“This R&D project is concerned with being more thoughtful about filling in the gaps in the existing moderation.”

Voice tracking will begin recording from two different triggers: The first happens when a report button is tapped; the tool will begin recording the voice track and automatically send it for analysis. The second trigger will begin voice recording automatically based on comments in the video. If an issue is believed to exist in the video based on the comments in the chat, the live stream proactively will be reported.

If a content violation is believed to exist, the recording, along with the behavior flag and transcription, in addition to the live stream itself, if still in progress, will be sent to one of The Meet Group’s 500+ human moderators, who will review the content under the company’s Content and Conduct policy to see if a policy was violated. 

Live-streaming usage increasing on social networks

Social, dating, and gaming companies are increasingly moving into live streaming video to improve community engagement, Spectrum Labs CEO Justin Davis told ZDNet. 

“With that shift comes a growing demand for effective moderation for voice,” Davis said. “With a billion minutes spent in its live-streaming platform per month and nearly 200,000 hours of content broadcast per day, The Meet Group is a fantastic partner with whom to work in deploying Spectrum’s toxic-voice detection and moderation platform to deliver best-in-class user safety controls for their moderation team and consumers alike.”

“User safety is fundamental to what we do, and effective moderation of live-streaming video requires effective moderation of all aspects of the stream, including voice, text chat, and video,” Cook said. “The combination of Spectrum’s technology and moderation solutions with our safety standards and processes create what we believe is a model that others in the live-streaming video industry may look to follow.”

The expanded partnership announced July 27 also includes algorithmic moderation of all chats sent within The Meet Group’s live-streaming solution and AI private-chat moderation.

The algorithmic chat moderation which will be available to The Meet Group apps as well as the company’s expanding list of vPaaS partners will be screening the nearly 15 million daily chats within the live-streaming feature for hate speech, sexual harassment, and other code-of-conduct violations, TMG said.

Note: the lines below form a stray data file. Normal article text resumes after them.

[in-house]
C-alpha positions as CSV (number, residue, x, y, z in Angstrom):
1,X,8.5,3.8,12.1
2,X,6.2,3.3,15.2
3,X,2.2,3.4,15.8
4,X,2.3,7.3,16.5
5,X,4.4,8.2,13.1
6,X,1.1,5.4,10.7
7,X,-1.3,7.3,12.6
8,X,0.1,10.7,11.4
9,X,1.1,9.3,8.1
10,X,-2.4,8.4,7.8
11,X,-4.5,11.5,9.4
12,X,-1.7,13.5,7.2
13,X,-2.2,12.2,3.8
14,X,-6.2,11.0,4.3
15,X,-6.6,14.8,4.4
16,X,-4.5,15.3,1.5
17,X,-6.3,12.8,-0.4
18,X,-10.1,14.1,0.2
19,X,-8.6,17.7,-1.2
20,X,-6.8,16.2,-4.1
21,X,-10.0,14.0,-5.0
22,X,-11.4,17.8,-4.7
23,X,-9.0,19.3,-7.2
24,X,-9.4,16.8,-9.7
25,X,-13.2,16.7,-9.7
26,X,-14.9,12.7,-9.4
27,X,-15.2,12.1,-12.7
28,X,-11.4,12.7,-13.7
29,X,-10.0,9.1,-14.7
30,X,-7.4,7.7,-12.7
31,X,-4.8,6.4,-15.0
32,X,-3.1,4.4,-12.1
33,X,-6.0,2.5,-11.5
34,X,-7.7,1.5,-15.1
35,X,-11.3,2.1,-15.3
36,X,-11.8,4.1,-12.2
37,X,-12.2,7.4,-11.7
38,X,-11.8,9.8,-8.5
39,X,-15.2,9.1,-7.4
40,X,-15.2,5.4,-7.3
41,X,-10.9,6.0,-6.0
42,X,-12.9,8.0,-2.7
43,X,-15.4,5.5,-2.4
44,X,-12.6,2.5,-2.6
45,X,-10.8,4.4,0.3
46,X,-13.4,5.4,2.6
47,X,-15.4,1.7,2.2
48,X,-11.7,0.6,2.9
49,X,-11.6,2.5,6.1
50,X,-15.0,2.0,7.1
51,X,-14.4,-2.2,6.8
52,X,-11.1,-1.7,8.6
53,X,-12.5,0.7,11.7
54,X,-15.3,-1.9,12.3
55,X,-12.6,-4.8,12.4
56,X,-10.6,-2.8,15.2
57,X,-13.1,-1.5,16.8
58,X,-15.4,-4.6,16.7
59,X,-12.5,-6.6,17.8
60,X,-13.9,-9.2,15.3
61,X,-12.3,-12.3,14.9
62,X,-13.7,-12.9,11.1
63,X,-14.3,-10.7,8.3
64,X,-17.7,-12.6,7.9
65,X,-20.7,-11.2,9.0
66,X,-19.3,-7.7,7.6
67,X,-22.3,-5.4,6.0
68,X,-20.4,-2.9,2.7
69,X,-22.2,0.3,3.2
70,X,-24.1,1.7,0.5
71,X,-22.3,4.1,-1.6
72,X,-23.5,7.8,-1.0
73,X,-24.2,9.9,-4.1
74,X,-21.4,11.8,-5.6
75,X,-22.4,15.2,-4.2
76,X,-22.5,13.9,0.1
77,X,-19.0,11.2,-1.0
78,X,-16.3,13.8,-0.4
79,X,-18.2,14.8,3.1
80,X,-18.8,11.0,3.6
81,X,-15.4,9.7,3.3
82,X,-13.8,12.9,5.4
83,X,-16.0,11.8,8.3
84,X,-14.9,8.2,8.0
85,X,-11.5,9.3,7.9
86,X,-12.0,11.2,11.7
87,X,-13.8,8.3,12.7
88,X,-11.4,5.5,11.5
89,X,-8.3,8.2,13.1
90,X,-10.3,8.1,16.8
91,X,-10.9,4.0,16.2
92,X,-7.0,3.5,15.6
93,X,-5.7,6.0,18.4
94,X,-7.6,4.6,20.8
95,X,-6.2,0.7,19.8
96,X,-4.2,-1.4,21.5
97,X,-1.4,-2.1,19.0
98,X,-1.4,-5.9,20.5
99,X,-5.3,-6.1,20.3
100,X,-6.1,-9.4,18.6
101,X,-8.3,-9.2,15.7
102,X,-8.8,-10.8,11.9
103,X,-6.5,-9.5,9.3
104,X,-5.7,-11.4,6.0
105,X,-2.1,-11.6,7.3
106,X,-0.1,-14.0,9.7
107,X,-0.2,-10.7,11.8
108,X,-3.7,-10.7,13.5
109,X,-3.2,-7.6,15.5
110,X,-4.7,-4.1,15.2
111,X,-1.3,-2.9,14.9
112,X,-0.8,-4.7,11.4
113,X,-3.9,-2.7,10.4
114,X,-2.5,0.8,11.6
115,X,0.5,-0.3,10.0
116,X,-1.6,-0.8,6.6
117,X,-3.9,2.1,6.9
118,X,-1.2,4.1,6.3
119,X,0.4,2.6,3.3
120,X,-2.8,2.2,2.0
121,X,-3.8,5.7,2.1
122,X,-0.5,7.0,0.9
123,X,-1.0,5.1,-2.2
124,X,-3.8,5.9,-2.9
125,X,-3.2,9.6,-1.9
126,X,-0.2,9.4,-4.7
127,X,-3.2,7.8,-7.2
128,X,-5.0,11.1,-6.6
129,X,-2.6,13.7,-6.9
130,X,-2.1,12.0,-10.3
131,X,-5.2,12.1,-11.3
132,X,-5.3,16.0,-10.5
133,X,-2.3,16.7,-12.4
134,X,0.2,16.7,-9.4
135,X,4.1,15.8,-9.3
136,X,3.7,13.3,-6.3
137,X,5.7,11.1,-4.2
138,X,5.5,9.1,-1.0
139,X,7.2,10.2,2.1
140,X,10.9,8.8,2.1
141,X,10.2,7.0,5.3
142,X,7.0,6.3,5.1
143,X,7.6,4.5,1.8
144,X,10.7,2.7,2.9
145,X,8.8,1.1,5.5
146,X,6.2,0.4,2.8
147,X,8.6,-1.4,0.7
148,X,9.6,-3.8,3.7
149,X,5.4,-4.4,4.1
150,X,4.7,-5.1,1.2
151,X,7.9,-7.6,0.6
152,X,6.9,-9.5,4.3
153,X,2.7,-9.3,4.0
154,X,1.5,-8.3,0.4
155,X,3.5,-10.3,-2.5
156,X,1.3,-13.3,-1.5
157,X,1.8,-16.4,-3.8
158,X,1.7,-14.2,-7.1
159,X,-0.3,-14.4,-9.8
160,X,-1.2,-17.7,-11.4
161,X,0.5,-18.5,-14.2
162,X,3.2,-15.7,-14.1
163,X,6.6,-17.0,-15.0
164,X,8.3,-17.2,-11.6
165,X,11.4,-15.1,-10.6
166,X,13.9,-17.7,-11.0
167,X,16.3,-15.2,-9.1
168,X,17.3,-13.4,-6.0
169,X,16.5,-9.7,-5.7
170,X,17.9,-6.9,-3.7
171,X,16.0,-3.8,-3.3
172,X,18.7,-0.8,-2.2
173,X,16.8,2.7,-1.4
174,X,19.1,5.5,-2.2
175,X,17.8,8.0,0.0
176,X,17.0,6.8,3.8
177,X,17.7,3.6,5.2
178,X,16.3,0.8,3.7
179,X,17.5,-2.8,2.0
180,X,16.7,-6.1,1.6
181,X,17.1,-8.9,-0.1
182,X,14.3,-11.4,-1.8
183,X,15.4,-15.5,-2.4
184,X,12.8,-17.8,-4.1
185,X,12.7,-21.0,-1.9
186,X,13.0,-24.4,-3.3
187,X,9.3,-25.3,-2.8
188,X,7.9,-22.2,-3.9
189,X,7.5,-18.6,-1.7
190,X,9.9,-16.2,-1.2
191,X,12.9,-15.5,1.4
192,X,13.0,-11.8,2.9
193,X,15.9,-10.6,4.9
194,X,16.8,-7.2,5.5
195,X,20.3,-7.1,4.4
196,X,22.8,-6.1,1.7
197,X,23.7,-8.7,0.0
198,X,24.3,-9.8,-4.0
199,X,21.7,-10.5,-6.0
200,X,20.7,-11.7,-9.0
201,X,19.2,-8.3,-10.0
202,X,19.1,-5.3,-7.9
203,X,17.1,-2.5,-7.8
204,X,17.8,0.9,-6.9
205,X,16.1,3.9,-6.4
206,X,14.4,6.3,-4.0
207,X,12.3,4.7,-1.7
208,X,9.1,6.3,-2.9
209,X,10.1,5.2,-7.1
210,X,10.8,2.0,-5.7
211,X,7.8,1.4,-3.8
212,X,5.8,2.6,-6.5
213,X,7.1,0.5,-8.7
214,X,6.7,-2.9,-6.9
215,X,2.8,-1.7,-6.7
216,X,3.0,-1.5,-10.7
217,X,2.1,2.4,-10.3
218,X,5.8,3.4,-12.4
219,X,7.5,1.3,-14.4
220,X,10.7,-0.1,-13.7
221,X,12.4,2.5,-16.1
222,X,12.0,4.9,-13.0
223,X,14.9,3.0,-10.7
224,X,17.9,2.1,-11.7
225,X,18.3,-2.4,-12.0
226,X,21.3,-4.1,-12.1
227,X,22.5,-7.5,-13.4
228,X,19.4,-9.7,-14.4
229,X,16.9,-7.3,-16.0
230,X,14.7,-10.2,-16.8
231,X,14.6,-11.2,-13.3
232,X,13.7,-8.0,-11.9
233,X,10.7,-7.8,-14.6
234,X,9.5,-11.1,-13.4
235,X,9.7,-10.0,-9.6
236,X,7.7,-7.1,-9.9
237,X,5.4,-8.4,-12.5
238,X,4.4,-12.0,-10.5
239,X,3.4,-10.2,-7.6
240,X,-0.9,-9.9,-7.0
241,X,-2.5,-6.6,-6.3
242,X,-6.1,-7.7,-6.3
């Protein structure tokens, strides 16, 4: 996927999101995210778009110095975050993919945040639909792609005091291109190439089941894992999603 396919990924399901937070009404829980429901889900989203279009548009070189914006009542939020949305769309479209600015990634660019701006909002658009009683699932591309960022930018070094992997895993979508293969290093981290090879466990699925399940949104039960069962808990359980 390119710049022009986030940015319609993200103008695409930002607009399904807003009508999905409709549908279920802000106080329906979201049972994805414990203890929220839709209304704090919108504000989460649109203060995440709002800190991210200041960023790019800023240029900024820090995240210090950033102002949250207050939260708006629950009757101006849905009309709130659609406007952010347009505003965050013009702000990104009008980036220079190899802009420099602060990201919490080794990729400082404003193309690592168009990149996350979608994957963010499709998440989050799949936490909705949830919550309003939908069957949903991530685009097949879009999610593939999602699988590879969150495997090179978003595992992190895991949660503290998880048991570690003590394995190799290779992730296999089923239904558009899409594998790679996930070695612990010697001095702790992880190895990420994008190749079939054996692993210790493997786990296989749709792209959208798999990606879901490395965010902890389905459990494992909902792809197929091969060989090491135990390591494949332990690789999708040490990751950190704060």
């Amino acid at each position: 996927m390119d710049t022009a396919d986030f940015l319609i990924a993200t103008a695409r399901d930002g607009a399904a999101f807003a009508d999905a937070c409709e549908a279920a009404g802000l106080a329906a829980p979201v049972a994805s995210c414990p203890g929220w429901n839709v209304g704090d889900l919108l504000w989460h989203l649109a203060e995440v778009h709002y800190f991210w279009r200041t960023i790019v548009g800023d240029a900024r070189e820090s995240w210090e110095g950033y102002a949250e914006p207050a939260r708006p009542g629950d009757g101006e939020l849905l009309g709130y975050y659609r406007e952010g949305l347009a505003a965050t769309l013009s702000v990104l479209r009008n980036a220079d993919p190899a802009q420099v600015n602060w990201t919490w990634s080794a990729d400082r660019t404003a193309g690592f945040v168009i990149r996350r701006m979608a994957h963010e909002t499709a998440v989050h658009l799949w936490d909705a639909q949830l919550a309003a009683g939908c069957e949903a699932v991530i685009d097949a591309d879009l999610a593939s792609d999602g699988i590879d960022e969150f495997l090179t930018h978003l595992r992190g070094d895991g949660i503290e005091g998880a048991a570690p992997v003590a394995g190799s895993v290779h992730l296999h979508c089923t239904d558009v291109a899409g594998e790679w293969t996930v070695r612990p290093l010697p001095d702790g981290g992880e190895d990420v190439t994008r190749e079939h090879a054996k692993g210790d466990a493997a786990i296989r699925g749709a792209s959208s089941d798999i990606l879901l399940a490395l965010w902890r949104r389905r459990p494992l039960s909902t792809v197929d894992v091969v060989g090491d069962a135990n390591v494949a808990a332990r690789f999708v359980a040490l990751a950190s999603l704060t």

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Source: https://www.zdnet.com/article/new-ai-tools-aim-to-improve-live-stream-content-moderation/#ftag=RSSbaffb68

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ZDNET

Apple says supply constraints to worsen this quarter, impact iPhone sales

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Following much better-than-expected fiscal Q3 results this afternoon from Apple, the company’s CFO, Luca Maestri, told Wall Street analysts on a conference call that sales growth this quarter will be affected as the impact of the global supply chain on Apple’s business worsens from what it was the previous quarter.

“We expect very strong double-digit year over year revenue growth during the September quarter,” said Maestri, adding “we expect revenue growth to be lower than our June quarter year-over-year growth of 36%, and for three reasons.”

Explained Meastri,

First, we expect the foreign exchange impact on our year over year growth rate to be three points less favorable than it was during the June quarter. Second, we expect our services growth rate to return to a more typical level then the growth rate during the June quarter, which benefited from a favorable comparison as certain services were significantly impacted by the Covid lockdown a year ago. And third, we expect supply constraints during the September quarter to be greater than what we experienced here in the June quarter, the constraints will primarily impact iPhone.

Asked whether the supply chain impact will persist into Apple’s December quarter, CEO Tim Cook said “I don’t want to predict that today, we’re going to take it one quarter at a time.” Asked if Apple was absorbing higher costs, Cook said the cost of global freight has risen for the company. “We’re paying more for freight than I would like to pay,” he said. But chips and other ingredients are not driving up costs, he suggested. “Component costs continue in the aggregate to decline,” said Cook. 

The earnings report initially sent Apple shares up slightly in late trading, though the stock quickly gave up gains and turned down by almost 3%. 

Revenue in the three months ended in June rose 36%, year over year, to $81.4 billion, yielding a net profit of $1.30 a share.

Analysts had been modeling $73.33 billion and $1.01 per share.

Within the categories of revenue, Apple’s sales of iPhone rose by 50%, year over year, to $39.6 billion.

Maestri’s forecast for “strong double-digit growth” compares to Wall Street consensus for growth of 26.4%, totaling $81.79 billion. Hence, if sales growth is expected to be below the 36% of last quarter, it could still be higher than that consensus outlook.

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Source: https://www.zdnet.com/article/apple-says-supply-constraints-to-worsen-this-quarter-impact-iphone-sales/#ftag=RSSbaffb68

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ZDNET